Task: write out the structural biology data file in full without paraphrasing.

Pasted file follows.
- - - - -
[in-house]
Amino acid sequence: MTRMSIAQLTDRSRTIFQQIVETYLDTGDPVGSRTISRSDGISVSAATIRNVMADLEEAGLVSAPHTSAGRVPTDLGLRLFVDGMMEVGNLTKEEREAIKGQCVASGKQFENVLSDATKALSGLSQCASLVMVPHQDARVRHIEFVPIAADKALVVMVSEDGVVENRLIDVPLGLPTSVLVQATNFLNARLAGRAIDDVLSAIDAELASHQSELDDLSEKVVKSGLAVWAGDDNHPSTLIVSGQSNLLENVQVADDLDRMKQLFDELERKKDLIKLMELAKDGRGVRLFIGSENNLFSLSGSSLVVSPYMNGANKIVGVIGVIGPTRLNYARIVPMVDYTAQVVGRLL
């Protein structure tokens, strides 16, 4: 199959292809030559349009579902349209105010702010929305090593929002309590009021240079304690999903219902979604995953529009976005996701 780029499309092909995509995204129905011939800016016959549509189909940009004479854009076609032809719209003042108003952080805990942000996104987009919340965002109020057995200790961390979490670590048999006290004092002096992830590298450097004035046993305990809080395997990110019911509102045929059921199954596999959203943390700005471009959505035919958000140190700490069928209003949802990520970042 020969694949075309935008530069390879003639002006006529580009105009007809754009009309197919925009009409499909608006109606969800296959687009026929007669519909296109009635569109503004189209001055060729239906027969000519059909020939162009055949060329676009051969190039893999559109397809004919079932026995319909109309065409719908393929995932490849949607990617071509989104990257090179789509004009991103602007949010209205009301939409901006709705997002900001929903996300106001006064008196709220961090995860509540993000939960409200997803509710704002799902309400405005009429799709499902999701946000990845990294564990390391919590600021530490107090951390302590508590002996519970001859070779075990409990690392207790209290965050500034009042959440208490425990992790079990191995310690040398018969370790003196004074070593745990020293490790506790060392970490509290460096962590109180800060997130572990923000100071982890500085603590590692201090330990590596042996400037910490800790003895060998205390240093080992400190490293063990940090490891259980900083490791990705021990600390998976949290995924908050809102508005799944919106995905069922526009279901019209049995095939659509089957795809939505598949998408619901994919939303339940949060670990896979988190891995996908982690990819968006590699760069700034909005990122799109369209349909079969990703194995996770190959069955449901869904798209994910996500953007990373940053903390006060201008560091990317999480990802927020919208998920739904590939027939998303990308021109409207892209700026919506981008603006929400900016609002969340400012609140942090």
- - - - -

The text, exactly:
[in-house]
Amino acid sequence: MTRMSIAQLTDRSRTIFQQIVETYLDTGDPVGSRTISRSDGISVSAATIRNVMADLEEAGLVSAPHTSAGRVPTDLGLRLFVDGMMEVGNLTKEEREAIKGQCVASGKQFENVLSDATKALSGLSQCASLVMVPHQDARVRHIEFVPIAADKALVVMVSEDGVVENRLIDVPLGLPTSVLVQATNFLNARLAGRAIDDVLSAIDAELASHQSELDDLSEKVVKSGLAVWAGDDNHPSTLIVSGQSNLLENVQVADDLDRMKQLFDELERKKDLIKLMELAKDGRGVRLFIGSENNLFSLSGSSLVVSPYMNGANKIVGVIGVIGPTRLNYARIVPMVDYTAQVVGRLL
């Protein structure tokens, strides 16, 4: 199959292809030559349009579902349209105010702010929305090593929002309590009021240079304690999903219902979604995953529009976005996701 780029499309092909995509995204129905011939800016016959549509189909940009004479854009076609032809719209003042108003952080805990942000996104987009919340965002109020057995200790961390979490670590048999006290004092002096992830590298450097004035046993305990809080395997990110019911509102045929059921199954596999959203943390700005471009959505035919958000140190700490069928209003949802990520970042 020969694949075309935008530069390879003639002006006529580009105009007809754009009309197919925009009409499909608006109606969800296959687009026929007669519909296109009635569109503004189209001055060729239906027969000519059909020939162009055949060329676009051969190039893999559109397809004919079932026995319909109309065409719908393929995932490849949607990617071509989104990257090179789509004009991103602007949010209205009301939409901006709705997002900001929903996300106001006064008196709220961090995860509540993000939960409200997803509710704002799902309400405005009429799709499902999701946000990845990294564990390391919590600021530490107090951390302590508590002996519970001859070779075990409990690392207790209290965050500034009042959440208490425990992790079990191995310690040398018969370790003196004074070593745990020293490790506790060392970490509290460096962590109180800060997130572990923000100071982890500085603590590692201090330990590596042996400037910490800790003895060998205390240093080992400190490293063990940090490891259980900083490791990705021990600390998976949290995924908050809102508005799944919106995905069922526009279901019209049995095939659509089957795809939505598949998408619901994919939303339940949060670990896979988190891995996908982690990819968006590699760069700034909005990122799109369209349909079969990703194995996770190959069955449901869904798209994910996500953007990373940053903390006060201008560091990317999480990802927020919208998920739904590939027939998303990308021109409207892209700026919506981008603006929400900016609002969340400012609140942090």